This post may contain links to products that we use and love, and we may earn a commission at no cost to you.
We’ve had the Ape Cave on our list for several years, but we kept waiting for our kids to get older. It seemed like we always had a baby around, though, so finally we just went.
Ape Cave isn’t in Oregon, but it’s close enough for a day trip or overnight. It’s located on the backside of Mt St Helen; the nearest town is Cougar, Washington. We stayed in a hotel and drove up the mountainside in the morning.
A $5 day pass is required. You can buy one in Cougar or at the Ape Headquarters. We used our America the Beautiful pass which allows access to all federal parks.
In mid-July, parking was crazy and we parked roadside a 1/4 mile down the road. Take your own headlamps and take plenty of warm clothing, including pants for your kids. The temperature year-round is 42°F and that feels amazing after 96°F above, but it also gets cold really fast.
At the headquarters, you can rent lanterns for $5 each. We rented lanterns, but I wish we’d taken our own headlamps. The lanterns are the old-fashioned kind with glass globes; they’re breakable and they’re HOT. Not safe for kids, plus we didn’t have both hands free for navigating the path or helping our kids. Headlamps for all of us would have worked much better. The Ape Headquarters also has snacks, water, and souvenirs.
From the headquarters, walk up the path to the entrance of the cave. This is the entrance for all hikers, but once at the bottom the stairs, you can go two directions. One is an easy 1.6 mile round trip. The other is a more difficult hike that’s a bit longer. We took the easy way.
|Descending into the Ape Cave
|Once inside, we stopped to put on jackets. Year-round temp in the cave is 42°F.
|Cave photos are hard and I only had an older iPhone, but we set off into the dark unknown. Each adult carried a lantern…and a baby.
|The Ape Cave is the third longest lava tube in North America, at 13,042 feet.
|Some rocks have phosphorescence. We made sure to point these out to our kids. It was a good chance for a mini science lesson!
|Most of the cave is pretty smooth, but observant visitors will find plenty to interest the kids.
|I carried our 4-month-old in an Ergo carrier. I filled the pockets of the carrier with snacks and hats.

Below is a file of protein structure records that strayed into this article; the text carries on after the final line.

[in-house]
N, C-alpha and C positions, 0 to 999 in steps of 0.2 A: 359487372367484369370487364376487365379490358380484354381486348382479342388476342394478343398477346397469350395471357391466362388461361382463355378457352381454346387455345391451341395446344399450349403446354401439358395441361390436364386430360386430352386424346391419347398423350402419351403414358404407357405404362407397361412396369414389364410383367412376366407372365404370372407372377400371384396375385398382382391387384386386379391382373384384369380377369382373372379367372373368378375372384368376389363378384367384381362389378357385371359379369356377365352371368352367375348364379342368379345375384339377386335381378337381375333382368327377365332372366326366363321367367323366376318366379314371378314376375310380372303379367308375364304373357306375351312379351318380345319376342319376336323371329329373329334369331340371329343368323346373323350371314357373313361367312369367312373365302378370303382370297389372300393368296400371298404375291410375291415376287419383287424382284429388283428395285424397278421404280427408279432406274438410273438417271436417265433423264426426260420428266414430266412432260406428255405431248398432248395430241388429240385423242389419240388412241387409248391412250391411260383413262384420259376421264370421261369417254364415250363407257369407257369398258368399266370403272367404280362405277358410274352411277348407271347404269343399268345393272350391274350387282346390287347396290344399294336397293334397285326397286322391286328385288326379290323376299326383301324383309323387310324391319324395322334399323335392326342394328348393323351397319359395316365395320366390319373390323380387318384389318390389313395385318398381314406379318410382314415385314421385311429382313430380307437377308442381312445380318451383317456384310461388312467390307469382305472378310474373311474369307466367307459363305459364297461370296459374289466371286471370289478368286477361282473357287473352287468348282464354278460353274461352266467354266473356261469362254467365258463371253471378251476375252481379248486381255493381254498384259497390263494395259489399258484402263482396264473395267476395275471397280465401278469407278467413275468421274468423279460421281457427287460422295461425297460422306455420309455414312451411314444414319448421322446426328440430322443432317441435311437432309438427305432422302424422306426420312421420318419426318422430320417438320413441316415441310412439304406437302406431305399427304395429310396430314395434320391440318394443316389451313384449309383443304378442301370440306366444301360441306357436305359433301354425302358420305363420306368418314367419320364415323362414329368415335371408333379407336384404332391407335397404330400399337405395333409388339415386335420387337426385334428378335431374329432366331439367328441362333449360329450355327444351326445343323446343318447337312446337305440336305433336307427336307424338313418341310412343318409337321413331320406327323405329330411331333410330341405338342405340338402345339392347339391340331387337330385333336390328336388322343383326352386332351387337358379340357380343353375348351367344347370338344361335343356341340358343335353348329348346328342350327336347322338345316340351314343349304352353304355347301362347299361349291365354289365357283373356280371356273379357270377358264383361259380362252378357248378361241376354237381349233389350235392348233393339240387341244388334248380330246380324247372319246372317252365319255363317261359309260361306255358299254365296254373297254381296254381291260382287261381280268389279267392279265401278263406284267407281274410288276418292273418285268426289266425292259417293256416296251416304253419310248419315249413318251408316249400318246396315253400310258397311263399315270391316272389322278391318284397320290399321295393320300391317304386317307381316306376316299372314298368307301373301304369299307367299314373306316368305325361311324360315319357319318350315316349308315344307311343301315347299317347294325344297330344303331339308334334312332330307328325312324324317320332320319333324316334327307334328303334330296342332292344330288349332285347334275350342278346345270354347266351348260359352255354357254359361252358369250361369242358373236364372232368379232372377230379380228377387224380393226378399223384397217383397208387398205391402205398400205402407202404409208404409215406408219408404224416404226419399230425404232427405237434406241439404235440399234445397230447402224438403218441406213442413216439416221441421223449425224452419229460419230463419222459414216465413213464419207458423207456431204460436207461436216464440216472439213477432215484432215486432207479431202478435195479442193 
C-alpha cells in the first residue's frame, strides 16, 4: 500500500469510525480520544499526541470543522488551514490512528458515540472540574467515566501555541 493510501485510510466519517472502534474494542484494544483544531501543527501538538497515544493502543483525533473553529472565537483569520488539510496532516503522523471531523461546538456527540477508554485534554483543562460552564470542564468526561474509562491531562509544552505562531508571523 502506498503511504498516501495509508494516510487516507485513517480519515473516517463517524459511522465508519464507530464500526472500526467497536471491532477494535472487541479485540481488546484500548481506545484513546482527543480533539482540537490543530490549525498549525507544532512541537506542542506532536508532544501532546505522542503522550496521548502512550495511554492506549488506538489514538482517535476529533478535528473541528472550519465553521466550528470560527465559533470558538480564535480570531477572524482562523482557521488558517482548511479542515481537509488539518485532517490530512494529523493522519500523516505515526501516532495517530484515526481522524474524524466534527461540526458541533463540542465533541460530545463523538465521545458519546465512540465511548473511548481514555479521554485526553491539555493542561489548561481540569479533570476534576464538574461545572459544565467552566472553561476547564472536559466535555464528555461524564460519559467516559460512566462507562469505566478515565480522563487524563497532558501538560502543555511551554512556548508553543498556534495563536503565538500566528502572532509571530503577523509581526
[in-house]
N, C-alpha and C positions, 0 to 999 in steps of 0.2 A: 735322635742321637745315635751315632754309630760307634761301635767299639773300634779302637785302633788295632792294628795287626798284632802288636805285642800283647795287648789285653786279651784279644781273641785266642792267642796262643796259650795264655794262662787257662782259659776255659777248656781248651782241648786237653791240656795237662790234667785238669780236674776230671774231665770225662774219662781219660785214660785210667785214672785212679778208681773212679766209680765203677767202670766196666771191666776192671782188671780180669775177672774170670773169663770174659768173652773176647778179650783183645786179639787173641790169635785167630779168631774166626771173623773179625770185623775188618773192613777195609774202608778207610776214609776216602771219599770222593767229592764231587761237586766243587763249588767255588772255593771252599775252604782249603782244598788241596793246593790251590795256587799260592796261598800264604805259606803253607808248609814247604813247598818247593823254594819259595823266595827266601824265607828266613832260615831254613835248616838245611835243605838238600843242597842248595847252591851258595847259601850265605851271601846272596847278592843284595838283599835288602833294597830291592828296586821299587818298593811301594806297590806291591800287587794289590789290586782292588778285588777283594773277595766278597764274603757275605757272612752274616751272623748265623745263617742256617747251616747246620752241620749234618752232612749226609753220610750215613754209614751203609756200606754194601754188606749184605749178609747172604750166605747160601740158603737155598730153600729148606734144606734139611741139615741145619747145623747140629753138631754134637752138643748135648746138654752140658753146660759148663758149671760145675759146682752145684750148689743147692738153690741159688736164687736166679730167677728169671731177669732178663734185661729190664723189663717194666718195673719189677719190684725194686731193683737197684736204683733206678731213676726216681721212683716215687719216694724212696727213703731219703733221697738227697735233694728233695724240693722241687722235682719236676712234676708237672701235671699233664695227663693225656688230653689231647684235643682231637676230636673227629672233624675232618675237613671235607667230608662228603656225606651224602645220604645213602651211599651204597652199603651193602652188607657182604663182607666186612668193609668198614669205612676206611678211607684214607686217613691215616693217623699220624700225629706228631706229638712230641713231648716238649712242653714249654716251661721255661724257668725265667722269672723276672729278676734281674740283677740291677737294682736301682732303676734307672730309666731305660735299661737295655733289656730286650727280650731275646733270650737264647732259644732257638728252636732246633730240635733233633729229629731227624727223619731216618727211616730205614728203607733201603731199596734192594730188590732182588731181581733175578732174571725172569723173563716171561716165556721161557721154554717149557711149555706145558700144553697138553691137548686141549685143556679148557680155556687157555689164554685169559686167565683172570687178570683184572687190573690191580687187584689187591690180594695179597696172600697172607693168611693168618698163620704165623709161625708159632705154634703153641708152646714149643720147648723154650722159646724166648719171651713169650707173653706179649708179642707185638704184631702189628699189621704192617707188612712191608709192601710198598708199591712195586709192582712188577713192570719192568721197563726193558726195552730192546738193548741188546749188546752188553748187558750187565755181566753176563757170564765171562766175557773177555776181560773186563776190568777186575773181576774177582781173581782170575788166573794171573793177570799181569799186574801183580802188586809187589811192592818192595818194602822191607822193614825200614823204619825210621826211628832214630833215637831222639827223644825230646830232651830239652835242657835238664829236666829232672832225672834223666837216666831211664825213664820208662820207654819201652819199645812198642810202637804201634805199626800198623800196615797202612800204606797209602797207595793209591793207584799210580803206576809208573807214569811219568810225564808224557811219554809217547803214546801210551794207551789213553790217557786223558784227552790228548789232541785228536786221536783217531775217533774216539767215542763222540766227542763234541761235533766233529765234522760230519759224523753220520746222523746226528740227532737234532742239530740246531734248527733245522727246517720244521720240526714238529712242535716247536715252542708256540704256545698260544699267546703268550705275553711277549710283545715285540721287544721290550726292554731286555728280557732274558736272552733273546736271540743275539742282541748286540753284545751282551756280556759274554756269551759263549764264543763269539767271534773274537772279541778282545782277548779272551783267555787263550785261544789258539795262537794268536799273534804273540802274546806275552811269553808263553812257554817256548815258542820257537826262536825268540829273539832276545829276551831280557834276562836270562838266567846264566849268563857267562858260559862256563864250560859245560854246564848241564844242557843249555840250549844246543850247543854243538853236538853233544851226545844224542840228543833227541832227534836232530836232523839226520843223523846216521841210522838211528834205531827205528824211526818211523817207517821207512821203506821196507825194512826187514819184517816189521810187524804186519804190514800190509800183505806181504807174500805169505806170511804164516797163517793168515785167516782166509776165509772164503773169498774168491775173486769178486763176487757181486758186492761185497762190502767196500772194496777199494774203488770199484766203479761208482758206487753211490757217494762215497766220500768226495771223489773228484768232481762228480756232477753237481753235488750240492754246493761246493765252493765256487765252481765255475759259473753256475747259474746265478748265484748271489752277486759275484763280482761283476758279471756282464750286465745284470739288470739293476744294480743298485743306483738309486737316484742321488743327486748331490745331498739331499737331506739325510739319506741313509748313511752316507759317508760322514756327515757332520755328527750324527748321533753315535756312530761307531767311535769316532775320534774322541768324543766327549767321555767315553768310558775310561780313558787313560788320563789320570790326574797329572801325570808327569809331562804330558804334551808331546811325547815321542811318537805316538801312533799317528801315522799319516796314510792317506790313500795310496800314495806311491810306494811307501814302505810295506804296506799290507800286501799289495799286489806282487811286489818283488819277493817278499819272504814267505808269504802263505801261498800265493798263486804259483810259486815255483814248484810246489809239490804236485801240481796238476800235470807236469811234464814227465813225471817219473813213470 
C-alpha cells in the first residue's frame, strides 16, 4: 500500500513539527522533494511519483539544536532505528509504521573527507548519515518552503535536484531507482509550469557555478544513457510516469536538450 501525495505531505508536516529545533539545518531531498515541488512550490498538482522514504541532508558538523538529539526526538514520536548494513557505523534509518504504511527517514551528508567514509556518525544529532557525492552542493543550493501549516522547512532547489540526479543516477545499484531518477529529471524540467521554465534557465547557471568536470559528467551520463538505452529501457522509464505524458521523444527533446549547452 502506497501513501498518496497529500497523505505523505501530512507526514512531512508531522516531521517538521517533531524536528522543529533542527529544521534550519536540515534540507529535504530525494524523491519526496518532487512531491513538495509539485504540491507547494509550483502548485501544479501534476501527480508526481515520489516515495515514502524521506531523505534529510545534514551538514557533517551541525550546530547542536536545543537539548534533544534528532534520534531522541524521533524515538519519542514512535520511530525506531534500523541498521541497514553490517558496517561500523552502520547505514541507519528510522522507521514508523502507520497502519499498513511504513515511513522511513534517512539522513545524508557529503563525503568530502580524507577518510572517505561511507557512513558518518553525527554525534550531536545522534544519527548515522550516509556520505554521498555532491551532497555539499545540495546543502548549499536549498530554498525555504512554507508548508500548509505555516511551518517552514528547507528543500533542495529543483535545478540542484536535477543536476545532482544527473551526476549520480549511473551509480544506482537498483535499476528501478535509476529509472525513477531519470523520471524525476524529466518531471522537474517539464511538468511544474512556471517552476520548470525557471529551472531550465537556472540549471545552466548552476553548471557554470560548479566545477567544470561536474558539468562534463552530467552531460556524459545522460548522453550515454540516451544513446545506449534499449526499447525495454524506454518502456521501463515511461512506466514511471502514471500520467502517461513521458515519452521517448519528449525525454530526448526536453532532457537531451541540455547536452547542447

|Look for the “Meatball” formation…a ball of lava that rolled through the tube until it got stuck.
|My husband carried our 1-year-old in a frame pack. Its pockets were full of extra clothing, all of which we eventually used.
|Our little hikers had a blast. So will yours!
We made it to the bottom of the cave where, sadly, vandals had painted huge words in reflective paint all over the walls. Hopefully by now, it’s been removed, but it was sad to see the extent to which people will go to leave their mark. We turned around and headed back to the entrance. The hike took us about 2 hours and we were all happy to warm up in the sunshine after the coolness of the cave.
Trail of Two Forests
After you finish hiking the Ape Cave, drive up the road another mile and visit the Trail of Two Forests. You’ve GOT to stop here…the trail is short and easy. It’s stroller friendly and great for kids.
The Trail of Two Forests is completely wheelchair-accessible and stroller-friendly. It’s short, but interesting. There are picnic tables and bathrooms, so it’s a great place to stop for lunch before or after visiting the Ape Cave.
But the best part of the trail is The Crawl. Where two lava tubes connect, there’s a tunnel, and if you’re brave enough, then you’re welcome to crawl through it.
Cost: $5 parking pass (or a Northwest Forest Pass or America the Beautiful pass)
Amenities: water, snacks, and souvenirs at the Ape Headquarters. Lantern rentals. Pit toilets.
Our kids ages at the time of visit: 9, 4, 1, and 4 months